Sunday, August 16, 2020 / by Vanessa Saunders
By Vanessa Saunders, MBA, MIMC , Broker Owner, Global Property Systems Real Estate.
Ask any Realtor in the Hudson Valley real estate market who’s sold a house recently if they’ve seen bidding wars between buyers and you’ll hear some horror stories. But nothing is as horrific as what’s going on in other parts of the country where supply and demand has blown the roof off bidding wars and made competing for homes a new kind of blood sport.
Inman News reported today that homes in California, the Los Angeles area in particular, are getting offers of six figures over asking price. Inman recounted the story of“a Los Angeles-area agent working with first time buyers who told how her clients eventually found a house they loved in L.A.’s Glassell Park neighborhood. The asking price was $799,000 for the two bedroom, one bath home “in need of“a little TLC”.
“We offered $80,000 over asking and I thought for sure we had it,” the agent recalled.
But they didn’t have it. In fact, they weren’t even close.The agent told Inman that when she called the listing agent, she learned there were a total of 39 offers on the property, which spanned just 1,000 square feet. And in the end, it sold for $223,000 over the asking price. The L.A. market is always kind of brutal, but the agent said the way things played out “shocked everybody.”
“Normally there’s 13, maybe up to 20 offers,” the agent explained. “But 39 is bonkers.”
Bonkers or not, highly competitive bidding wars increasingly appear to be the rule rather than the exception in markets all over the U.S. this summer, including the Hudson Valley. According to Inman, "Economists have suggested real estate caught fire in recent months amid the coronavirus pandemic thanks to multitudes of people wanting to move in the face of shrinking supply. And the anecdotal evidence bears that out; Inman spoke with a dozen agents for the story, and every single one of them described unusually competitive conditions.”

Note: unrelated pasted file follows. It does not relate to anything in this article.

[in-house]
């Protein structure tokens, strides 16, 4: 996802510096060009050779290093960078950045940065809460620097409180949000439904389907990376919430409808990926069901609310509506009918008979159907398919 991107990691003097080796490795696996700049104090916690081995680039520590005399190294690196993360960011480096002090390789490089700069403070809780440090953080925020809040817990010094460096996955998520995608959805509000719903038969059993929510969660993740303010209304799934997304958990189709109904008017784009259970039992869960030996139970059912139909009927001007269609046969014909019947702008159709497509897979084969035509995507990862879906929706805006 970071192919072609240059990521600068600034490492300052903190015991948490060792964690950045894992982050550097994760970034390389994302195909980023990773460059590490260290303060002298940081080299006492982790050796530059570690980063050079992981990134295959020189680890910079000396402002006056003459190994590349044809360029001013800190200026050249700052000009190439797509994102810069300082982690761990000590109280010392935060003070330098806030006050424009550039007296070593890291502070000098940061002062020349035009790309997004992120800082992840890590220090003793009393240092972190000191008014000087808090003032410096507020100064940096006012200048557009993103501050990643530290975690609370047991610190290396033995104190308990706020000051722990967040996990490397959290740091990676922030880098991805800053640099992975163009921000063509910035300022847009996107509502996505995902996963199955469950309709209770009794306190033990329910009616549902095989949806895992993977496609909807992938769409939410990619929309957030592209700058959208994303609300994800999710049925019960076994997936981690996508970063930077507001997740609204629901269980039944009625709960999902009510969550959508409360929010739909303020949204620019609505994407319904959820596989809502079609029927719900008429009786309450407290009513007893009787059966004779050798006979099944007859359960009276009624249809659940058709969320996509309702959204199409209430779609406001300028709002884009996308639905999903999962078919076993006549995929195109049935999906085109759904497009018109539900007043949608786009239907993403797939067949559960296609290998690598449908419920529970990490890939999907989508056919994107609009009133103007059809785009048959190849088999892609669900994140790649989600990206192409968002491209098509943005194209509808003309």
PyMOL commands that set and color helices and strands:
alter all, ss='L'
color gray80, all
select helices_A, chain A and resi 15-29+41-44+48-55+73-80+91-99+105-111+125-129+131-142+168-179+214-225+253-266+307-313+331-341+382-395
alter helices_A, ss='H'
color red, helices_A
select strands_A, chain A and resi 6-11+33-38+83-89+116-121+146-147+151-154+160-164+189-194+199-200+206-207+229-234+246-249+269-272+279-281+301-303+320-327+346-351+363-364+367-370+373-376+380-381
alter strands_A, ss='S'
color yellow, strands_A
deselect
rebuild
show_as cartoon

As a broker in the Hudson Valley, I have to remind everyone that this is not normal, and isn’t going to last forever. At some point, there will be a market correction, supply will open up, values will fall to realistic levels, and there will be people who paid too much for their home “left holding the baby,” as they say.
And also as they say, when one door closes, another will open. It is significant that Manhattan rental vacancy rates reached their highest level in 14 years and the number of new lease signings fell to their lowest level in nearly a decade in the second quarter of this year. Roughly 5 percent of residents — or about 420,000 people — left the city between March 1 and May 1. In the city’s very wealthiest blocks, in neighborhoods like the Upper East Side, the West Village, SoHo and Brooklyn Heights, residential population decreased by 40 percent or more.
So if you’re planning to take advantage of the Hudson Valley’s seller’s market and put your home up for sale, let me know. I can get you a great little apartment on the Upper East Side.
To find out more about selling your home, or for more information, CONTACT US.